Academic journal article Social Behavior and Personality: an international journal

Right-Wing Authoritarianism and Attitudes toward Torture

Academic journal article Social Behavior and Personality: an international journal

Right-Wing Authoritarianism and Attitudes toward Torture

Article excerpt

In recent years, interest has increased in the study of the correlates and predictors of attitudes toward violence and human rights abuses (see, e.g., Anderson, Benjamin, Wood, & Bonacci, 2006; Benjamin, 2006, 2014; Crowson, Debacker, & Thoma, 2006; Swami et al., 2012), including attitudes toward torture (e.g., Crandall, Eidelman, Skitka, & Morgan, 2009; Larsson, Björklund, & Bäckström, 2012). Political science researchers have suggested that North Americans' attitudes toward torture are generally ambivalent (Gronke et al., 2010) and that if individuals are aware of international law regarding the prohibition of torture, this influences their attitude toward torture (Wallace, 2013). Outside of research on individual differences, there is a body of social psychological research in which it has been suggested that the manner in which torture is framed in mass media can influence individuals' attitudes toward torture in favorable or unfavorable directions (see, e.g., Benjamin & Oelke, in press; Crandall et al., 2009).

The present study bears some similarity to that of Larsson et al. (2012), in that in both my study and the research conducted by Larsson et al. right-wing authoritarianism (RWA) is utilized as a predictor of attitudes toward torture. Unlike Larsson et al., I have examined RWA in isolation, rather than in combination with social dominance orientation (SDO; Pratto, Sidanius, Stallworth, & Malle, 1994), and have examined more systematically than did Larsson et al. which of the three RWA dimensions specified by Altemeyer (1996) is significantly related to attitudes toward torture.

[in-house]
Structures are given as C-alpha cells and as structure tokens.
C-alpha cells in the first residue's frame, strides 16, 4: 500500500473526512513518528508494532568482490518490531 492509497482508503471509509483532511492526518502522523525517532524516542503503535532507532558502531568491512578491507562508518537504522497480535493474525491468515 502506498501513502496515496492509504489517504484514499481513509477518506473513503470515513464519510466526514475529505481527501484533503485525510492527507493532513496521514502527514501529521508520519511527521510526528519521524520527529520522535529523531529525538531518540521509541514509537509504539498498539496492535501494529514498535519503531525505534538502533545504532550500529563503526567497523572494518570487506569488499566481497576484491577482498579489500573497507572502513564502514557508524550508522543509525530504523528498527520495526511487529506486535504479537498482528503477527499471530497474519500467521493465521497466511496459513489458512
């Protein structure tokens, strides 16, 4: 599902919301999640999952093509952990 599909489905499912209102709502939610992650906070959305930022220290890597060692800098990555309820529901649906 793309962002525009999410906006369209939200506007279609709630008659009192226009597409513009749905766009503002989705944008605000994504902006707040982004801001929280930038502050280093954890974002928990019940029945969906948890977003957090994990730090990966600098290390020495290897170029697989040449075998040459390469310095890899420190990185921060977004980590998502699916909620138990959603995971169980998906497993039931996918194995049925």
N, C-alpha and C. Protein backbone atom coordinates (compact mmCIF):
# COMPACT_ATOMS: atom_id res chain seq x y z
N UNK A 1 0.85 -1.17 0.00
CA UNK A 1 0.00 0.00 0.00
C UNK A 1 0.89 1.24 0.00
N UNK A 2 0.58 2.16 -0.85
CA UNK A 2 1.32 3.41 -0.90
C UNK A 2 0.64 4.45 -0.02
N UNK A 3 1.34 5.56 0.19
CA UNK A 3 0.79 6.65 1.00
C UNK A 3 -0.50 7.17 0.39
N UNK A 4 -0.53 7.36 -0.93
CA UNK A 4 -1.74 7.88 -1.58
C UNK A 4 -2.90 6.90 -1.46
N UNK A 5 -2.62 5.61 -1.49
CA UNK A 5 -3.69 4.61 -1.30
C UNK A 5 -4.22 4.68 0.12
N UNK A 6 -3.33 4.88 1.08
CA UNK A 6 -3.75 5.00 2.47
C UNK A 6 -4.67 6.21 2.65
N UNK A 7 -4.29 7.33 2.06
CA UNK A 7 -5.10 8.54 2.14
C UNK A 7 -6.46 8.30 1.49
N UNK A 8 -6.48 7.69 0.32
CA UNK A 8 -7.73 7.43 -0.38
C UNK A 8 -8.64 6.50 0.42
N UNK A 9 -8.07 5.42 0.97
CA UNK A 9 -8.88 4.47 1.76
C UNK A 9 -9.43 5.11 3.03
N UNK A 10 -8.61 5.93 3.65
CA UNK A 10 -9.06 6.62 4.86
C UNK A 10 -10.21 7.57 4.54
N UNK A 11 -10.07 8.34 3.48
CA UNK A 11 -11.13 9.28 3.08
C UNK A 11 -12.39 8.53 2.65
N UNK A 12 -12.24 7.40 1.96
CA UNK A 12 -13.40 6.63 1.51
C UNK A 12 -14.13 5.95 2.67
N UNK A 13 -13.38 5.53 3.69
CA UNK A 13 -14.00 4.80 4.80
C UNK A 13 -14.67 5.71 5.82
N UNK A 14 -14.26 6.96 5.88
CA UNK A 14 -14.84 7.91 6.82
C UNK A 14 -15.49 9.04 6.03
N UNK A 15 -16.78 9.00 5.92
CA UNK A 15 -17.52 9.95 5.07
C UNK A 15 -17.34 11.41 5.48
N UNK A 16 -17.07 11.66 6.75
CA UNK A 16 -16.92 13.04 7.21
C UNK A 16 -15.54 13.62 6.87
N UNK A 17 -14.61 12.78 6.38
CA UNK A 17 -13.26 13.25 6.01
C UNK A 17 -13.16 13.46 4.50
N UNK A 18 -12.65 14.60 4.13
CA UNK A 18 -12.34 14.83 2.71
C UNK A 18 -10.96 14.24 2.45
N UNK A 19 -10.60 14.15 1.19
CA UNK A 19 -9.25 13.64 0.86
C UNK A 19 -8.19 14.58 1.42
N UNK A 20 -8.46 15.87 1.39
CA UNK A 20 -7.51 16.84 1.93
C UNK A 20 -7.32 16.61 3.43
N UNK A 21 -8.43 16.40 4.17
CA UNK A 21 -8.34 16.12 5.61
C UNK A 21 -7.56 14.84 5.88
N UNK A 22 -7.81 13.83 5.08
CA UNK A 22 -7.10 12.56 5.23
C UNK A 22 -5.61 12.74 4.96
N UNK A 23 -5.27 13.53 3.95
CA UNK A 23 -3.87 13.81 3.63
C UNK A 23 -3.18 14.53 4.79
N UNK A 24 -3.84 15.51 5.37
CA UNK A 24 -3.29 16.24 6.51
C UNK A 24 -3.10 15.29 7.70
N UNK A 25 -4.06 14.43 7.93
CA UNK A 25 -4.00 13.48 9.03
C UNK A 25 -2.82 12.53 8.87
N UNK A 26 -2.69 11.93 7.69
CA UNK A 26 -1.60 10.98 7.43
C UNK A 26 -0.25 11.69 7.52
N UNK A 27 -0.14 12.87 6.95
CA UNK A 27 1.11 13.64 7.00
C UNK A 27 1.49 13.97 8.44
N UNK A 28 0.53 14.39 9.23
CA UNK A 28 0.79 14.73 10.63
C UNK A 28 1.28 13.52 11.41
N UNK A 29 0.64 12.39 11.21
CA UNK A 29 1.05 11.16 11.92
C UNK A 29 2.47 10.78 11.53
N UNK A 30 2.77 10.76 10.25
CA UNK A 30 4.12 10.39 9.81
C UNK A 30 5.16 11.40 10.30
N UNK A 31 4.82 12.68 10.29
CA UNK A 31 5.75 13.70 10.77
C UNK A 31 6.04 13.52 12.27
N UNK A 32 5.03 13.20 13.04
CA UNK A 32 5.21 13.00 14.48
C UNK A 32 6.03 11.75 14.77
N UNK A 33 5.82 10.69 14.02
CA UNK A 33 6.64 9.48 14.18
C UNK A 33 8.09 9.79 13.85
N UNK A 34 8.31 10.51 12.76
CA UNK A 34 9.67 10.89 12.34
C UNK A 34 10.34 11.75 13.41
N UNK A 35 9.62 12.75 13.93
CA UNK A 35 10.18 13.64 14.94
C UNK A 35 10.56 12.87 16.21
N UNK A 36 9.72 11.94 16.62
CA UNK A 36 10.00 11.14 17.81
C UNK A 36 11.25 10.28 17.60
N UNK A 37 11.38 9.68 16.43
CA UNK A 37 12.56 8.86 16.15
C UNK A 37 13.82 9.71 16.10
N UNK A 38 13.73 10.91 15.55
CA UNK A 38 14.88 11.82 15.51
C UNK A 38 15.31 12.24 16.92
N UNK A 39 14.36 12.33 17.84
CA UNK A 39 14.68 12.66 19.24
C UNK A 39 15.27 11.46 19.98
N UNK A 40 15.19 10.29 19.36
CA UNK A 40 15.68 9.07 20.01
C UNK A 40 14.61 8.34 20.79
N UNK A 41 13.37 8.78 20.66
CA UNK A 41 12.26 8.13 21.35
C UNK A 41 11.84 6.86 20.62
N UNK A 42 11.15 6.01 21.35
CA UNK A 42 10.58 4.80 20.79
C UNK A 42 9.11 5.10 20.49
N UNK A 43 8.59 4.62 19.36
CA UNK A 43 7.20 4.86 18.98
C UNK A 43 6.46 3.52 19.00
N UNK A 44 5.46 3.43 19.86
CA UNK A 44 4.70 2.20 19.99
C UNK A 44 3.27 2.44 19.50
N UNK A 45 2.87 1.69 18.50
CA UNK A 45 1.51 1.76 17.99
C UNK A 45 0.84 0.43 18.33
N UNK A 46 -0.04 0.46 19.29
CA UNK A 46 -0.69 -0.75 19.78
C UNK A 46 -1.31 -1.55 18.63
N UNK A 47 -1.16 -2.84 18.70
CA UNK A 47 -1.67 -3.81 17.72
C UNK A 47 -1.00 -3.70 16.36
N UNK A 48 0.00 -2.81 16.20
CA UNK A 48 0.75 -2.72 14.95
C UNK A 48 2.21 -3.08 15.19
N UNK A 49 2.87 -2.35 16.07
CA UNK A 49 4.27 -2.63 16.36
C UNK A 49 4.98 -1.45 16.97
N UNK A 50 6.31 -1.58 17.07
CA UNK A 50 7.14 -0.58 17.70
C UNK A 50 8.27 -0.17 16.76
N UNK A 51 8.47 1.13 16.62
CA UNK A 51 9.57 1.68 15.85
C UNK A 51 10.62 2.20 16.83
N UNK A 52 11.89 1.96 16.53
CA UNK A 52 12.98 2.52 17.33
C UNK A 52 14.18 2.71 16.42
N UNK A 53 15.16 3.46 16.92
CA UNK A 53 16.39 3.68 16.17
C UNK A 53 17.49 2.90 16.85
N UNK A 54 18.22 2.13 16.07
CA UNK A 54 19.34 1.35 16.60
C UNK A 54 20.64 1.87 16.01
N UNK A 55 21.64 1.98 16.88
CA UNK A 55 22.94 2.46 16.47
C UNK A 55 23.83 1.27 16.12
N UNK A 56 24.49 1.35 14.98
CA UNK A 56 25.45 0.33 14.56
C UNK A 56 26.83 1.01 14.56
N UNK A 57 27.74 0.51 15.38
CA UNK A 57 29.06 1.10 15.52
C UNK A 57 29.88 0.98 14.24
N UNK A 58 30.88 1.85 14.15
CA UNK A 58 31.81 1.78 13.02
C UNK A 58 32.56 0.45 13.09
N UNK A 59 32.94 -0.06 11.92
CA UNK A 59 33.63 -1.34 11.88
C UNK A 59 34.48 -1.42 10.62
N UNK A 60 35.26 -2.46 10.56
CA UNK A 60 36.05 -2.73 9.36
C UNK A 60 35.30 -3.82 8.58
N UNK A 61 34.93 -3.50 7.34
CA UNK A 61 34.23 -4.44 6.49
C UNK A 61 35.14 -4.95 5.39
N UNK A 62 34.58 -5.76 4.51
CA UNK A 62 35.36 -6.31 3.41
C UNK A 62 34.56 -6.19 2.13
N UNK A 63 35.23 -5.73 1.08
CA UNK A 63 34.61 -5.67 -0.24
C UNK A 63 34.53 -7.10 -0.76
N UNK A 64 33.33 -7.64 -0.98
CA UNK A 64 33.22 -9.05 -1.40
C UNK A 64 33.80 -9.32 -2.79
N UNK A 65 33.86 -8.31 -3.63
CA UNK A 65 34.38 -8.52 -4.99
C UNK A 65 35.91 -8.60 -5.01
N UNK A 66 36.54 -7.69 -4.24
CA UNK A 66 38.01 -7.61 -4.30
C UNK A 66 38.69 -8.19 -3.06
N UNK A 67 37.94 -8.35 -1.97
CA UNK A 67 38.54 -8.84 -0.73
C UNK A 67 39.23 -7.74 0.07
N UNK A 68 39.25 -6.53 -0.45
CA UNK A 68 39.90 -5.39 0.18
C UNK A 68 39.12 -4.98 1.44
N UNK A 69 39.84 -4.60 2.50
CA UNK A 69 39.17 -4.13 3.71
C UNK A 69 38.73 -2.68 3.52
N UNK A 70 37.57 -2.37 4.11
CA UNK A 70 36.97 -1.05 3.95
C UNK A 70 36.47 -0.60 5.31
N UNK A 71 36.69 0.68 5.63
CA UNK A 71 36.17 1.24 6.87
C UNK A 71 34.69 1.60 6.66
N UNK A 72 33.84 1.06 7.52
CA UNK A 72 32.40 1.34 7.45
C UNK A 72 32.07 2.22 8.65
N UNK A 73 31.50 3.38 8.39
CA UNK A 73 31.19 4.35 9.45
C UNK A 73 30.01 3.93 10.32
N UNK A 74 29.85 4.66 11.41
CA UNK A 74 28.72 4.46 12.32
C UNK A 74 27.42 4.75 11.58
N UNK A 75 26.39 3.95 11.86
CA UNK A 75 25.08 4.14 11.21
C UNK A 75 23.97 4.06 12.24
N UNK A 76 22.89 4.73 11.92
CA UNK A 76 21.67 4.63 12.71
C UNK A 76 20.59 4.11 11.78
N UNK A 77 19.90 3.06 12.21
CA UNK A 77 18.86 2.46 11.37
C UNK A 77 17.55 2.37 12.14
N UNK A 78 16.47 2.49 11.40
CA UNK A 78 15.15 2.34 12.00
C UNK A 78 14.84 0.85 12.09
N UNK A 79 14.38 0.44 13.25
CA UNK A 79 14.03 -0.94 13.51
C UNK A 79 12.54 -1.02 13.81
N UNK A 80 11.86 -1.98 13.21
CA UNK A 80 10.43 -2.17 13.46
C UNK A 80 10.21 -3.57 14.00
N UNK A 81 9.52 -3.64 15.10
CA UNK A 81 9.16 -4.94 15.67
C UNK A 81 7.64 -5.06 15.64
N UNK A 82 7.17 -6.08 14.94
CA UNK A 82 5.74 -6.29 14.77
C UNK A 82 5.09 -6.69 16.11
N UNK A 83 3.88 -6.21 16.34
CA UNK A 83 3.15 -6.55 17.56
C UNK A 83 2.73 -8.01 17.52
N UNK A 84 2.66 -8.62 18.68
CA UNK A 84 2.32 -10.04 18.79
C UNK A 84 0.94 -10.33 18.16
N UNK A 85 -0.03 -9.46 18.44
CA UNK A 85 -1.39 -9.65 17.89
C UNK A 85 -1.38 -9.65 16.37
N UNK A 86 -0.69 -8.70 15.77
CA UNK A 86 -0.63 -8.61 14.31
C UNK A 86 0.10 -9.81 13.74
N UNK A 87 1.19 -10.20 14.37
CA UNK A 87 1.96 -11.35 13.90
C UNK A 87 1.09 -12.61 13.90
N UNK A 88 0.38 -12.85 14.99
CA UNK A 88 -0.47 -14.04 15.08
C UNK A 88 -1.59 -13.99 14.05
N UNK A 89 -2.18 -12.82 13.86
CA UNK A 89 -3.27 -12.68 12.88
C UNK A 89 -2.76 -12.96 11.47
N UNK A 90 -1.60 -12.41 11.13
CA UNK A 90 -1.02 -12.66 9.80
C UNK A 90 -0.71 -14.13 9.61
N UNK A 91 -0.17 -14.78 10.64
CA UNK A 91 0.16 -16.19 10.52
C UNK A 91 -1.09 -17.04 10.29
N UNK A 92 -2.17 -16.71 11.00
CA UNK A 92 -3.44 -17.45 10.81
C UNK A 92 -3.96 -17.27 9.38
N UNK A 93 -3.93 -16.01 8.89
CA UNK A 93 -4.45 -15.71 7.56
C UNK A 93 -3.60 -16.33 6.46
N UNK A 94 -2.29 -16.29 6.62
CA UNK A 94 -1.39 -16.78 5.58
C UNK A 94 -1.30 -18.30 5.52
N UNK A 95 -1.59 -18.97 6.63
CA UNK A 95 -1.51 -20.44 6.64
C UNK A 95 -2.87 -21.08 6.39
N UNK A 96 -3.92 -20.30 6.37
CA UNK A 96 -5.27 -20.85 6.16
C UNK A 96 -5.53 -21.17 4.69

To the extent that attitudes toward torture bear some similarity to other social attitudes toward violence that have been found to correlate significantly with RWA (e.g., Benjamin, 2006, 2014), I expected that RWA would be significantly related to attitudes toward torture. Therefore, I predicted that there would be a positive relationship between RWA and attitudes toward torture. Furthermore, to the extent that it has been postulated that individual differences in aggressionrelated attitudes are antecedents to a variety of aggression-related cognitions and appraisals (see, e.g., Anderson & Bushman, 2002), I predicted that authoritarian aggression-that is, the tendency to accept and engage in harm toward others as long as such harm has been sanctioned by accepted authority figures (see, e.g., Altemeyer, 1996)-would be positively related to attitudes toward torture, whereas the other two dimensions of RWA (see also Altemeyer, 1996)-that is, the tendency to show strong acceptance and adherence to social conventions (conventionalism) and general willingness to accept the statements and actions of authority figures and to comply with the demands made by authority (authoritarian submission)-would not be positively related to attitudes toward torture.

Study 1

On the basis of previous research (Altemeyer, 1996; Benjamin, 2006, 2014; Larsson et al., 2012), I designed the first study to further establish that there is a positive relationship between RWA and attitudes toward torture, utilizing a North American sample. I predicted that higher levels of authoritarianism would be associated with more favorable attitudes toward torture.


Participants were 87 students (42 women, 41 men, and four who declined to specify gender) at Oklahoma Panhandle State University. They ranged in age from 18 to 55 years (M = 23.49). After reading and signing the informed consent statement, participants read a brief statement in which a variety of enhanced interrogation methods were described, followed by a battery of questionnaires, including the Attitudes Toward Torture Questionnaire (Crandall et al., 2009) and the 34-item RWA Scale (Altemeyer, 1996). The Attitudes Toward Torture Questionnaire consists of seven items that are designed to assess individuals' opinions about the use of the interrogation techniques described in the stimulus materials (e. …

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